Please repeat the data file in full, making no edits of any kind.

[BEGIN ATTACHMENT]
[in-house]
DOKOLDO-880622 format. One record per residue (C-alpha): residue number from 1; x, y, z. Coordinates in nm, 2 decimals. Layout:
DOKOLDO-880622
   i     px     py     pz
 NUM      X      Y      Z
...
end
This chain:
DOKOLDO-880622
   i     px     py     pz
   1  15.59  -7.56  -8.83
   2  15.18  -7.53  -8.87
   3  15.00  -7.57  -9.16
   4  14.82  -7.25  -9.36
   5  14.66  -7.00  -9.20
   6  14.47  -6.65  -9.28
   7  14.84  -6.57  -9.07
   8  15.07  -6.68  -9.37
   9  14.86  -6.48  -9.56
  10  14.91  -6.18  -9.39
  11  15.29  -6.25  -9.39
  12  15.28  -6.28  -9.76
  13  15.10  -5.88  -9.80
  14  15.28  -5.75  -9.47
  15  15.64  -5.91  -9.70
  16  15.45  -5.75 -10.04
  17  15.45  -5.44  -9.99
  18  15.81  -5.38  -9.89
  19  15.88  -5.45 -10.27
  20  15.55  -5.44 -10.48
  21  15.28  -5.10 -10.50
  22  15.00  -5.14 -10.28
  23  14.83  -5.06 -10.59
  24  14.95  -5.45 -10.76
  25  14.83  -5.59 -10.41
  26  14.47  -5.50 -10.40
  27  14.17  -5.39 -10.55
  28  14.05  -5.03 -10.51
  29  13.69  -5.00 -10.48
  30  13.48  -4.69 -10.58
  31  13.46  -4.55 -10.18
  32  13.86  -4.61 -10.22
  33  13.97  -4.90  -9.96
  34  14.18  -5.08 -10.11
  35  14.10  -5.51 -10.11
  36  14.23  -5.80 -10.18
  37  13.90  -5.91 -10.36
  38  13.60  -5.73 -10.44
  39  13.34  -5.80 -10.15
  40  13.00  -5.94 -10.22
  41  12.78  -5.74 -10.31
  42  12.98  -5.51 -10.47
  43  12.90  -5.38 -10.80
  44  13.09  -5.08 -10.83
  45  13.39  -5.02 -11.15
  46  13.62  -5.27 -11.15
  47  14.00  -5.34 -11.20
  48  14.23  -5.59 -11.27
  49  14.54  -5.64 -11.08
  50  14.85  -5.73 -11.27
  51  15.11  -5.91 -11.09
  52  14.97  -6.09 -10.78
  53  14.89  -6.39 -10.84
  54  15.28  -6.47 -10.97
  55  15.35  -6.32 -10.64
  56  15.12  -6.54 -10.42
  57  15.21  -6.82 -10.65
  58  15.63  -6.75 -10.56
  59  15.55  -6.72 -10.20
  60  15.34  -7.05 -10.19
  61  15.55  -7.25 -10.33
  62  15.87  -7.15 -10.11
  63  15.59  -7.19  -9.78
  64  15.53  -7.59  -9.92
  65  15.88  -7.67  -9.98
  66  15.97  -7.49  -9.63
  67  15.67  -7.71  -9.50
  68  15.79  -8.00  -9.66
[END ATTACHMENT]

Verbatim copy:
[in-house]
DOKOLDO-880622 format. One record per residue (C-alpha): residue number from 1; x, y, z. Coordinates in nm, 2 decimals. Layout:
DOKOLDO-880622
   i     px     py     pz
 NUM      X      Y      Z
...
end
This chain:
DOKOLDO-880622
   i     px     py     pz
   1  15.59  -7.56  -8.83
   2  15.18  -7.53  -8.87
   3  15.00  -7.57  -9.16
   4  14.82  -7.25  -9.36
   5  14.66  -7.00  -9.20
   6  14.47  -6.65  -9.28
   7  14.84  -6.57  -9.07
   8  15.07  -6.68  -9.37
   9  14.86  -6.48  -9.56
  10  14.91  -6.18  -9.39
  11  15.29  -6.25  -9.39
  12  15.28  -6.28  -9.76
  13  15.10  -5.88  -9.80
  14  15.28  -5.75  -9.47
  15  15.64  -5.91  -9.70
  16  15.45  -5.75 -10.04
  17  15.45  -5.44  -9.99
  18  15.81  -5.38  -9.89
  19  15.88  -5.45 -10.27
  20  15.55  -5.44 -10.48
  21  15.28  -5.10 -10.50
  22  15.00  -5.14 -10.28
  23  14.83  -5.06 -10.59
  24  14.95  -5.45 -10.76
  25  14.83  -5.59 -10.41
  26  14.47  -5.50 -10.40
  27  14.17  -5.39 -10.55
  28  14.05  -5.03 -10.51
  29  13.69  -5.00 -10.48
  30  13.48  -4.69 -10.58
  31  13.46  -4.55 -10.18
  32  13.86  -4.61 -10.22
  33  13.97  -4.90  -9.96
  34  14.18  -5.08 -10.11
  35  14.10  -5.51 -10.11
  36  14.23  -5.80 -10.18
  37  13.90  -5.91 -10.36
  38  13.60  -5.73 -10.44
  39  13.34  -5.80 -10.15
  40  13.00  -5.94 -10.22
  41  12.78  -5.74 -10.31
  42  12.98  -5.51 -10.47
  43  12.90  -5.38 -10.80
  44  13.09  -5.08 -10.83
  45  13.39  -5.02 -11.15
  46  13.62  -5.27 -11.15
  47  14.00  -5.34 -11.20
  48  14.23  -5.59 -11.27
  49  14.54  -5.64 -11.08
  50  14.85  -5.73 -11.27
  51  15.11  -5.91 -11.09
  52  14.97  -6.09 -10.78
  53  14.89  -6.39 -10.84
  54  15.28  -6.47 -10.97
  55  15.35  -6.32 -10.64
  56  15.12  -6.54 -10.42
  57  15.21  -6.82 -10.65
  58  15.63  -6.75 -10.56
  59  15.55  -6.72 -10.20
  60  15.34  -7.05 -10.19
  61  15.55  -7.25 -10.33
  62  15.87  -7.15 -10.11
  63  15.59  -7.19  -9.78
  64  15.53  -7.59  -9.92
  65  15.88  -7.67  -9.98
  66  15.97  -7.49  -9.63
  67  15.67  -7.71  -9.50
  68  15.79  -8.00  -9.66